NOAH has launched the Livestock Vaccination Guideline, providing support to vets, SQPs and farmers, to help improve the health and welfare of UK sheep and cattle and support farm resilience and sustainable improvements in productivity.

Preventing and controlling disease on farm has never been more important, in the face of new agriculture policies, evolving disease challenges, new trading arrangements and the urgent need to meet environmental sustainability goals in response to climate change. Healthier animals mean better welfare and more sustainable farming. A preventative health approach for UK livestock, supported through vaccination, is an integral part of achieving this.

The new NOAH guideline brings together current veterinary clinical experience and research to demonstrate a proactive, best practice approach to vaccination in the dairy, beef and sheep sectors. The guideline encourages discussion between vets and farmers to help them apply effective vaccination strategies on farm, catalysing change to ensure that the benefits from livestock vaccination are realised.

At the launch of the guideline Dawn Howard, Chief Executive of NOAH, along with the authors of the guidance, Jonathan Statham, Fiona Lovatt and Joe Henry, discussed the importance of an effective livestock vaccination strategy, and how vaccines must be utilised to their best advantage to keep our animals and ourselves, healthy.

This NOAH Guideline supports UK animal health and welfare ambitions, food security and safety and advances the competitiveness of the produce from our livestock. The Livestock Vaccination Guideline is available here.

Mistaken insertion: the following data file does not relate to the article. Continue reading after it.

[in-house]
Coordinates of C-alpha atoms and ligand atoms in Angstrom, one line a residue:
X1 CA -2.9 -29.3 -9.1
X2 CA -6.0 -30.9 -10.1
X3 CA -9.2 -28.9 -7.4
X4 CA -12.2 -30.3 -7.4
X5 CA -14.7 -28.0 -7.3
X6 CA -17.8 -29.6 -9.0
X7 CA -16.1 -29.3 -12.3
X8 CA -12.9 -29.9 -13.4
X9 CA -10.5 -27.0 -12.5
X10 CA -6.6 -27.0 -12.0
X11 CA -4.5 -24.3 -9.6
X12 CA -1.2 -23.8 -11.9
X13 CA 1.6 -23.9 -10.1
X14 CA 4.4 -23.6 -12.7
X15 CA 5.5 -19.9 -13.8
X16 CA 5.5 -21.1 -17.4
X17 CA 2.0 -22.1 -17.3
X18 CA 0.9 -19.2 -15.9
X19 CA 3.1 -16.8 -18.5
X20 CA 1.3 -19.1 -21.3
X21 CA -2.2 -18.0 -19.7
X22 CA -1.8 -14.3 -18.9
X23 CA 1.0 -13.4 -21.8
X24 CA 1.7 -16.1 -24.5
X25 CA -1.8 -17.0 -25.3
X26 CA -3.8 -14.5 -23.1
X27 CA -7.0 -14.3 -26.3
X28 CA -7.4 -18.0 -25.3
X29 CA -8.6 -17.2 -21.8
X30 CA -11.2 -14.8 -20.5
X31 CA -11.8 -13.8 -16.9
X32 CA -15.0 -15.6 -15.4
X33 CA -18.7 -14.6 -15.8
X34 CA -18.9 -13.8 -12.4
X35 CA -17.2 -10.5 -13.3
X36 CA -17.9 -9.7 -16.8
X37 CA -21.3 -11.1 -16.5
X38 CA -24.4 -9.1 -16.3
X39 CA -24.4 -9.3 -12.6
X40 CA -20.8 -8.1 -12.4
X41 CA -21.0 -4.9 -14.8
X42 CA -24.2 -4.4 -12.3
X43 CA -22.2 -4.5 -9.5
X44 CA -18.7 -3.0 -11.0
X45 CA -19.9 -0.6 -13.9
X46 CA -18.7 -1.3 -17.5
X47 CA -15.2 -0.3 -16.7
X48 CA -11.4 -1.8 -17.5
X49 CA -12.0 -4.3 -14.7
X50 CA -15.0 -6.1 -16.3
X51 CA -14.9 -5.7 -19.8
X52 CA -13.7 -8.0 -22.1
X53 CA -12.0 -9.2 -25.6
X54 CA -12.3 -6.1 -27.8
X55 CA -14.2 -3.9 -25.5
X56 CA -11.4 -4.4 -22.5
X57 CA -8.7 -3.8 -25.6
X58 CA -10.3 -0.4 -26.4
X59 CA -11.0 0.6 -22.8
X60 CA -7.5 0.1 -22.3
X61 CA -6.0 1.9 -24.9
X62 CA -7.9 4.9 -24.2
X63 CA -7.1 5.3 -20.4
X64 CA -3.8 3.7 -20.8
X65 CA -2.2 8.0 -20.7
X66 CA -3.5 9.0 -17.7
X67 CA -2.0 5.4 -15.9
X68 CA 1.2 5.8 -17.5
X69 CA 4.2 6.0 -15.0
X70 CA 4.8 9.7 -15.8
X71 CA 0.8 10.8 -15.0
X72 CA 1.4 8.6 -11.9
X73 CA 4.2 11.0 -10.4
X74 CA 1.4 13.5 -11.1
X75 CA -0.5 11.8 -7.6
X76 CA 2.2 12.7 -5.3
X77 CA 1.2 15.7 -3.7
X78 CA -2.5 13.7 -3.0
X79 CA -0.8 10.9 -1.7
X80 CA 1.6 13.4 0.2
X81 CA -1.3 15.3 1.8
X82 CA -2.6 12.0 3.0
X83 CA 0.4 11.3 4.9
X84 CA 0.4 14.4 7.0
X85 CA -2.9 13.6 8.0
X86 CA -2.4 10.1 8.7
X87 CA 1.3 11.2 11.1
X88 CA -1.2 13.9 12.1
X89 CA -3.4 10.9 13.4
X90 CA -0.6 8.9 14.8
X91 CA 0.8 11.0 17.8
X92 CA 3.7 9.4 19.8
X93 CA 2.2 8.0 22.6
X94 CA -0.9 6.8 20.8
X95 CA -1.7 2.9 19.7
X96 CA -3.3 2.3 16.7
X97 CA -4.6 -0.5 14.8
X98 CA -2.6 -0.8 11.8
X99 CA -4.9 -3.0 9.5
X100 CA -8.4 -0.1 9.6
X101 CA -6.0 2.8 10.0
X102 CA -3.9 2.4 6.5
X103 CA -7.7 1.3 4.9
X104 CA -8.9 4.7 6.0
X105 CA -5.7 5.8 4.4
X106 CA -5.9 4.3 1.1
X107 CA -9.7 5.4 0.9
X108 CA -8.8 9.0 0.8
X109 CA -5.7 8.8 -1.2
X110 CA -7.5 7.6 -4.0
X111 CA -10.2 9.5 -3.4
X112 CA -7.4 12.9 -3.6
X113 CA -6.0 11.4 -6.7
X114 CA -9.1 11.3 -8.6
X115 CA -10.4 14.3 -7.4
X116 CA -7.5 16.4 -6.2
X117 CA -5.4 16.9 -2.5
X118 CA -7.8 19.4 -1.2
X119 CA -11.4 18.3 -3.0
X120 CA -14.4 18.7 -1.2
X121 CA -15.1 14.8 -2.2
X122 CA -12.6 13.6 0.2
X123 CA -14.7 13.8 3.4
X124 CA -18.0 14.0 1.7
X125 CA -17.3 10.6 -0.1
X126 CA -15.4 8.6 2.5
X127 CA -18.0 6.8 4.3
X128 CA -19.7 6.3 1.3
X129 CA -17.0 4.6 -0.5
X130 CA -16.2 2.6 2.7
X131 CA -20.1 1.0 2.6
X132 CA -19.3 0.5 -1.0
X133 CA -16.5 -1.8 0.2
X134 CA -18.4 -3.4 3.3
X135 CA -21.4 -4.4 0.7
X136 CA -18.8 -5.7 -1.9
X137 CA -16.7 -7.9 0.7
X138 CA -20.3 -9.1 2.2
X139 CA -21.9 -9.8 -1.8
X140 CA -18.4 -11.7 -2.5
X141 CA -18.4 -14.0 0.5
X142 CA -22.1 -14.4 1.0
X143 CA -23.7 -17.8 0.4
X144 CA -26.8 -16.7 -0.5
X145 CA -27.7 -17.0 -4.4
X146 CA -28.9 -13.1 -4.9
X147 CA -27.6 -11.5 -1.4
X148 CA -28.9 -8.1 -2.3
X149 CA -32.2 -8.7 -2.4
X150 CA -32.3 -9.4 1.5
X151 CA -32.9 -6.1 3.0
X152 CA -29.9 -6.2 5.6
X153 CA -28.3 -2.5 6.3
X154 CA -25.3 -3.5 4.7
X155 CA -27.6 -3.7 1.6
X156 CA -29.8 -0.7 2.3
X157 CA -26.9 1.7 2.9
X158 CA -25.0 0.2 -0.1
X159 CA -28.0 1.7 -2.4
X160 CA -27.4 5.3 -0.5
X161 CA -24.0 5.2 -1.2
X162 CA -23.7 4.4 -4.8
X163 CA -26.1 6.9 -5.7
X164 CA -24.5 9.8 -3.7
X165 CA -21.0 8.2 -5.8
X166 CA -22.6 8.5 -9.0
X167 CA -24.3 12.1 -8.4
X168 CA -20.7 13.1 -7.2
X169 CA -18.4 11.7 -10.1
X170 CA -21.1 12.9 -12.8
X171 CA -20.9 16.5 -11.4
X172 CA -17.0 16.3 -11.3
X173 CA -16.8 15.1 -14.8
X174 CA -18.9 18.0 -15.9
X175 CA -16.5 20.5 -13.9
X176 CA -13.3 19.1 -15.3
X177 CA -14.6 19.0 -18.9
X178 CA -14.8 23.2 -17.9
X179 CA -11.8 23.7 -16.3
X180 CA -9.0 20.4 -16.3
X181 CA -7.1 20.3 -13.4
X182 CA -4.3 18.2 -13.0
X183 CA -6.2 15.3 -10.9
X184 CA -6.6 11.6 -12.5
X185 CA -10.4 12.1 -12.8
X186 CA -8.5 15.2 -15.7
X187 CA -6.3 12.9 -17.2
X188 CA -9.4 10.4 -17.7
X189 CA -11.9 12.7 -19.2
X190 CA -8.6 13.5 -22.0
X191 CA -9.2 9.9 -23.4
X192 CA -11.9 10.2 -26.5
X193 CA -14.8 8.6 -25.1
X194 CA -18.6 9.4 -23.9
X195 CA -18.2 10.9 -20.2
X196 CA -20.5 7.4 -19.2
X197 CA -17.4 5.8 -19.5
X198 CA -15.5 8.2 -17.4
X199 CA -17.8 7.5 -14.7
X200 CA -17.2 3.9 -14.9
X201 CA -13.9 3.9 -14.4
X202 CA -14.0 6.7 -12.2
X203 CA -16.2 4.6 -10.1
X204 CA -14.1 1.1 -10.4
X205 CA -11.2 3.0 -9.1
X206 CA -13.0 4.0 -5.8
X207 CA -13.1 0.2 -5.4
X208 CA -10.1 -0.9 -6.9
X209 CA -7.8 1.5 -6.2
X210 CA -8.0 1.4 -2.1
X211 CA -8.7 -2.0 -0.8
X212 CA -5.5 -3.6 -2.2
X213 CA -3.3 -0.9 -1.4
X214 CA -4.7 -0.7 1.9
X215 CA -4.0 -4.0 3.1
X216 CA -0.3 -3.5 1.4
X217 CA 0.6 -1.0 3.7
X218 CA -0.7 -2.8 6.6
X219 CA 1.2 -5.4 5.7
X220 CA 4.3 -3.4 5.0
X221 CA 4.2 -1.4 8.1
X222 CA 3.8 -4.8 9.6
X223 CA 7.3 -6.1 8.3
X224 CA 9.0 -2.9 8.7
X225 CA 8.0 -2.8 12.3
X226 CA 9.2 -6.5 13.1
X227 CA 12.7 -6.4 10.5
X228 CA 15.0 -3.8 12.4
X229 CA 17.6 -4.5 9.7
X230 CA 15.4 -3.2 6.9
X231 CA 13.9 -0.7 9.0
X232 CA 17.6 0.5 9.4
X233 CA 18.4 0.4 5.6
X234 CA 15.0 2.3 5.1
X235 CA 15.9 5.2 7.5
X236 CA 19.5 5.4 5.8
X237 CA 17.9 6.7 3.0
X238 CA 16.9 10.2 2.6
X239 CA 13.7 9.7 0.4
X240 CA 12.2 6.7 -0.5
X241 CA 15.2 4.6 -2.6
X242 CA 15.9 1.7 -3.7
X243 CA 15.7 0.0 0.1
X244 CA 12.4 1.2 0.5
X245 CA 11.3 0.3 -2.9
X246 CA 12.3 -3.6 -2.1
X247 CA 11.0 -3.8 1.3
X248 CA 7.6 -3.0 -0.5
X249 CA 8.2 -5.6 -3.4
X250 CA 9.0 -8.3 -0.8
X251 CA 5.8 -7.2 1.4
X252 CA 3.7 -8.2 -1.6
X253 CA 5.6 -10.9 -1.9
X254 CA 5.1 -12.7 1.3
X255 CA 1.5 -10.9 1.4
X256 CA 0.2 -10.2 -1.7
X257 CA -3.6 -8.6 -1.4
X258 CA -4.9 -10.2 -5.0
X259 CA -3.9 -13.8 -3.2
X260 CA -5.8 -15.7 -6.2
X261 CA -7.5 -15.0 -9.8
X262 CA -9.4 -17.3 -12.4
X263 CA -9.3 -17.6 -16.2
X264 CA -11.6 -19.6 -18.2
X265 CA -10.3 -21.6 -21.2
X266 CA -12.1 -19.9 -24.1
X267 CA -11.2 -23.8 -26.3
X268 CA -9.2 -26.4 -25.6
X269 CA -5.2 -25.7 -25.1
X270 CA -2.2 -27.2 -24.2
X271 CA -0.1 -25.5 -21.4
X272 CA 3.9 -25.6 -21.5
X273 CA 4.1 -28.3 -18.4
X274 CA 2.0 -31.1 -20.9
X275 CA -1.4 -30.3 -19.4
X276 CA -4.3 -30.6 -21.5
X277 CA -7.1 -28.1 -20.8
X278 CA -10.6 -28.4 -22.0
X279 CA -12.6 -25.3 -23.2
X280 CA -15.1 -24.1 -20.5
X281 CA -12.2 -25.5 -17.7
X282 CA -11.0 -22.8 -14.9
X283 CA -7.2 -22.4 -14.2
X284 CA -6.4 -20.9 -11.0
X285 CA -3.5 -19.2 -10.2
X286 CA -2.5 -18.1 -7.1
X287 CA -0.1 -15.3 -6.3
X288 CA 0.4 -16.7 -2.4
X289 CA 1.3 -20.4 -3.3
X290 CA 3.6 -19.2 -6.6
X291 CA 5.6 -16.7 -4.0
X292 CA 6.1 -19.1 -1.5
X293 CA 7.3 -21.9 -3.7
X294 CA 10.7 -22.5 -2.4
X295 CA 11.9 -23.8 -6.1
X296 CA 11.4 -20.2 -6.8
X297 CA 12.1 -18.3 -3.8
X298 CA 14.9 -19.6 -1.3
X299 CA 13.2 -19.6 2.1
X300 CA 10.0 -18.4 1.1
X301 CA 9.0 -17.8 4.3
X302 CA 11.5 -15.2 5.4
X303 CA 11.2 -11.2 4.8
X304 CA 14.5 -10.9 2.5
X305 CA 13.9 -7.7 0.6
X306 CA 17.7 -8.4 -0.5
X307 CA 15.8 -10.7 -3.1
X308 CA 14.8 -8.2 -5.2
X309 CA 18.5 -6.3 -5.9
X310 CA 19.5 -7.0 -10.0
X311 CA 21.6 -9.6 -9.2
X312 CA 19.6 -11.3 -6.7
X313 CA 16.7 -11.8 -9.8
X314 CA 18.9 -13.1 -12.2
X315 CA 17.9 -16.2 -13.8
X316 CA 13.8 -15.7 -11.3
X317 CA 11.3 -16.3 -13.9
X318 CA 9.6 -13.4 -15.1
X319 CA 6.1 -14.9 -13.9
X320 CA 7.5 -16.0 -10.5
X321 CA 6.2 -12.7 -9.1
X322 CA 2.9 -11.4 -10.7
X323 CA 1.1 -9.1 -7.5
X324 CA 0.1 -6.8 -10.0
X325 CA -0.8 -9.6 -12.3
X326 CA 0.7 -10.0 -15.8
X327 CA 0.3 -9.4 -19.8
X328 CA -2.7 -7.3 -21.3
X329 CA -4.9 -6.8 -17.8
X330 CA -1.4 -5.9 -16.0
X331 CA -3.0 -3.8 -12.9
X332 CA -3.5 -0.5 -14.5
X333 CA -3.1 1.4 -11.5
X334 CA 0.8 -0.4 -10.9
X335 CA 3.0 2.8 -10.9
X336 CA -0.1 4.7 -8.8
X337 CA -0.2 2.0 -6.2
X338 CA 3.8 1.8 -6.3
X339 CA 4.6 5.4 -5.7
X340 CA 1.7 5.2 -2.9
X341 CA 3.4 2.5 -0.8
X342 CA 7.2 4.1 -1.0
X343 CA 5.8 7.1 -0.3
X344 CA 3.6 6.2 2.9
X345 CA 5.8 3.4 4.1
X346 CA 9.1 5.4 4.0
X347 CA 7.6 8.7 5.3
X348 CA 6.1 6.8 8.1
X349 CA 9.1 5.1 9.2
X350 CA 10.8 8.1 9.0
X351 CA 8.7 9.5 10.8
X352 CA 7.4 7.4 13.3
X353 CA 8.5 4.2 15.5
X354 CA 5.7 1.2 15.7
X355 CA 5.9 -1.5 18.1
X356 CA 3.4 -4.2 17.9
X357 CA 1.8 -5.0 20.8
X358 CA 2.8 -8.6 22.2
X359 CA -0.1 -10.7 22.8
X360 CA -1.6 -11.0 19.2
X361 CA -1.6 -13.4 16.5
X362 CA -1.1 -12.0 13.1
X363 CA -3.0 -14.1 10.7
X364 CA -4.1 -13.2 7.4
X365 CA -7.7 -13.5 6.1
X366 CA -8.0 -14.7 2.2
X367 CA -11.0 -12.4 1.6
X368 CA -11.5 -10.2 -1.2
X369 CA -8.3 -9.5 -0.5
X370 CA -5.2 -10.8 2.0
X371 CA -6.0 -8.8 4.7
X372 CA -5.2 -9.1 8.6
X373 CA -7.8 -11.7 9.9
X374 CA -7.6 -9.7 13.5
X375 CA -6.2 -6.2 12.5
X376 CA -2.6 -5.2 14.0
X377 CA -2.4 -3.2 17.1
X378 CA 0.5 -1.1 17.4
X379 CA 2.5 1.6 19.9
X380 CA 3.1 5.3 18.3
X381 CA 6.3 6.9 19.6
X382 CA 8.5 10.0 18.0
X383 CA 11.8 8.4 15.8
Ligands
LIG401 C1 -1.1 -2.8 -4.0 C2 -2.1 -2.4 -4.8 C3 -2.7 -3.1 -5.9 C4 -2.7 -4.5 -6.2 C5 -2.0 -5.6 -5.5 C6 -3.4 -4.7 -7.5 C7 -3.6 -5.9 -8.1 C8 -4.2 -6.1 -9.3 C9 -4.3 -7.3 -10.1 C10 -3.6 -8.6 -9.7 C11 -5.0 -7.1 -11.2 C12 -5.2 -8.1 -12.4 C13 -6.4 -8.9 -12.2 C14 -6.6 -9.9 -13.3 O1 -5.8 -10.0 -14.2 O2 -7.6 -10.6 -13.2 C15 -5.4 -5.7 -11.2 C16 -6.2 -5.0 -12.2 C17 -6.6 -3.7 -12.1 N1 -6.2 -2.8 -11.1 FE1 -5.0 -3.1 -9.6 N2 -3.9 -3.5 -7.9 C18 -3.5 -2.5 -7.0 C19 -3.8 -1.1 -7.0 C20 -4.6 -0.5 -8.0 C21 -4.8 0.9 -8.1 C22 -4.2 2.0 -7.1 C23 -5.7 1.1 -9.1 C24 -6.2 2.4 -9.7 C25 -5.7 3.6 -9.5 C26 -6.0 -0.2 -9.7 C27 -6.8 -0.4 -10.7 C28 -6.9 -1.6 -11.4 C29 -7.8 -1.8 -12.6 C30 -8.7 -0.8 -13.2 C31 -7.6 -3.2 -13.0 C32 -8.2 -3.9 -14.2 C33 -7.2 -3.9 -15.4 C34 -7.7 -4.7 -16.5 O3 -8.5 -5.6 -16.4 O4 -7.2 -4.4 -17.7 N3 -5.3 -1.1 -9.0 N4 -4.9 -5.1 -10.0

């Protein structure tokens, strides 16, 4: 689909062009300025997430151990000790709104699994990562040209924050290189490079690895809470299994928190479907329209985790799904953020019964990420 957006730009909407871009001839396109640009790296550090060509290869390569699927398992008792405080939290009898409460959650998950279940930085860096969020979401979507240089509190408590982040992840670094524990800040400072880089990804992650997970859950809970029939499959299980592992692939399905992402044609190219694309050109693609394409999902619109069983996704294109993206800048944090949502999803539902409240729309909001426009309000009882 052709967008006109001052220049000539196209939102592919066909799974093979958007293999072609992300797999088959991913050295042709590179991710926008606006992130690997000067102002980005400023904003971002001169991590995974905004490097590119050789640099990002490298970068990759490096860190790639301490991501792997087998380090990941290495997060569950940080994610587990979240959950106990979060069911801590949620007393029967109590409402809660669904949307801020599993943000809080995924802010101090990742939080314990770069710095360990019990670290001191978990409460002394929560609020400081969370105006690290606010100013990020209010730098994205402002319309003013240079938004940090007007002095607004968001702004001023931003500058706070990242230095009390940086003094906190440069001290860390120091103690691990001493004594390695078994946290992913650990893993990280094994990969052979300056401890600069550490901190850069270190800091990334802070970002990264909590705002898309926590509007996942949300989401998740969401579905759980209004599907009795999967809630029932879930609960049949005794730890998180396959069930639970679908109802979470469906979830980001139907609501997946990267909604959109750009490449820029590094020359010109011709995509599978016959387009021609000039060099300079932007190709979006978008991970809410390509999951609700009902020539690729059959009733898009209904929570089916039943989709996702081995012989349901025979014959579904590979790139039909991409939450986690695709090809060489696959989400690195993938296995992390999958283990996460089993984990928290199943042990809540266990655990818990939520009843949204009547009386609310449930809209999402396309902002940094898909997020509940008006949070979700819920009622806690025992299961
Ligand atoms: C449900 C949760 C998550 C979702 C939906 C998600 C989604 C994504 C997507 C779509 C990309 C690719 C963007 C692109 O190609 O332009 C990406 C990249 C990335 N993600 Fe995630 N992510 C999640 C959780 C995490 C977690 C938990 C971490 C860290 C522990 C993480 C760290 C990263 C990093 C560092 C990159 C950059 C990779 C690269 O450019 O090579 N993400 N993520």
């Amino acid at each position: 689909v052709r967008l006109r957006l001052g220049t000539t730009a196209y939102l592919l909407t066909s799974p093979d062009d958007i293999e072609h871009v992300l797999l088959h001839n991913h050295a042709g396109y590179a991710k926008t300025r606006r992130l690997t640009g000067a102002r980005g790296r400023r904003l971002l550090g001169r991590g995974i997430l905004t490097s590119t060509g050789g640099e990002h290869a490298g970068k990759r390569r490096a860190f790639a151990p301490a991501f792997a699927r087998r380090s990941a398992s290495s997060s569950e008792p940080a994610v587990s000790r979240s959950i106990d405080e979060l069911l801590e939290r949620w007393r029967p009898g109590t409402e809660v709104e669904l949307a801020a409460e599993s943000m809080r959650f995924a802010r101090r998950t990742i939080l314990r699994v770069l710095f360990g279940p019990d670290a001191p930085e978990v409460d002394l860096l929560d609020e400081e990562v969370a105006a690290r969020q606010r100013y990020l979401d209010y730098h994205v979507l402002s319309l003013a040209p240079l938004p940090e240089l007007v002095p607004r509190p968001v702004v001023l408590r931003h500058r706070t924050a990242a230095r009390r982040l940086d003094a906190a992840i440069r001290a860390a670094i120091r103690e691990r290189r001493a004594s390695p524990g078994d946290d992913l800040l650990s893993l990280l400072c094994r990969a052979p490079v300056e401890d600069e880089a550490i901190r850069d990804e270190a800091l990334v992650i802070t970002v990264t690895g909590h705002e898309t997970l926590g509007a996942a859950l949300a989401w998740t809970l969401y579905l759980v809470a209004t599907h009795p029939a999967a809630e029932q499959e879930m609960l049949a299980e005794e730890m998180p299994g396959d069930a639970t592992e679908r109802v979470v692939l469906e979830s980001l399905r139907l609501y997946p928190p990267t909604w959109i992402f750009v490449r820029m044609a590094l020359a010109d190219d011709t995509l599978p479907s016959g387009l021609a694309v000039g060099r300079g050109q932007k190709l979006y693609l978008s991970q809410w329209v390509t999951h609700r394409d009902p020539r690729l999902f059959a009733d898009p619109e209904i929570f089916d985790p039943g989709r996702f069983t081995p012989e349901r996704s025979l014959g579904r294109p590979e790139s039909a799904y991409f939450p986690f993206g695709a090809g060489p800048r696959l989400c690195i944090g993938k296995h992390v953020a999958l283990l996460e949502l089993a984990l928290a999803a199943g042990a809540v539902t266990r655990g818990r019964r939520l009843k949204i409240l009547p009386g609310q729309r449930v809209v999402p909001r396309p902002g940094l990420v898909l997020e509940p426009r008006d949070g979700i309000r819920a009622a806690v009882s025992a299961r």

Dawn Howard, Chief Executive of NOAH said:

“Prevention of disease is at the heart of NOAH’s vision for animal health and welfare in UK farming and our Livestock Vaccination Guideline aims to ensure that those who make decisions about animal health and vaccination across the industry and on the farm have access to best practice guidance.

“We are focusing on priority diseases and those conditions where increased uptake of vaccination can make a real difference to the level of disease across animal populations.

“This will not only help improve health and welfare on individual farms but also help raise health and welfare levels across the whole country, meaning UK farming will be better equipped to provide safe, high-quality and nutritious food, while also delivering the environmental benefits from healthier animals.

“Livestock vaccination can be complex, but  provides huge benefits, not just for animal health and welfare, but also has a positive impact on food, economic and job security in the UK. Having the right tools, medicines and technology to provide adequate prevention, diagnostics, monitoring and treatment has never been more important.

“We would like to thank Jonathan Statham, Fiona Lovatt and Joe Henry for their extensive work in bringing together the insight and expertise needed for this comprehensive document.

“As well as helping ensure the vaccines we have available today are used most effectively, NOAH members are working on pioneering new vaccines for existing diseases, including those which can help against disease that may develop in the future, benefiting not only animals, but also humans.”

 Jonathan Statham, Chair of the Animal Health and Welfare Board for England said:

“Vaccination can have a major positive impact on animal health and welfare, One Health and sustainable farming, but how well is the true potential of vaccination really being harnessed and how can we improve our current approach? To answer this question requires a fresh and challenging review of current practice, which is what this guideline aims to achieve.”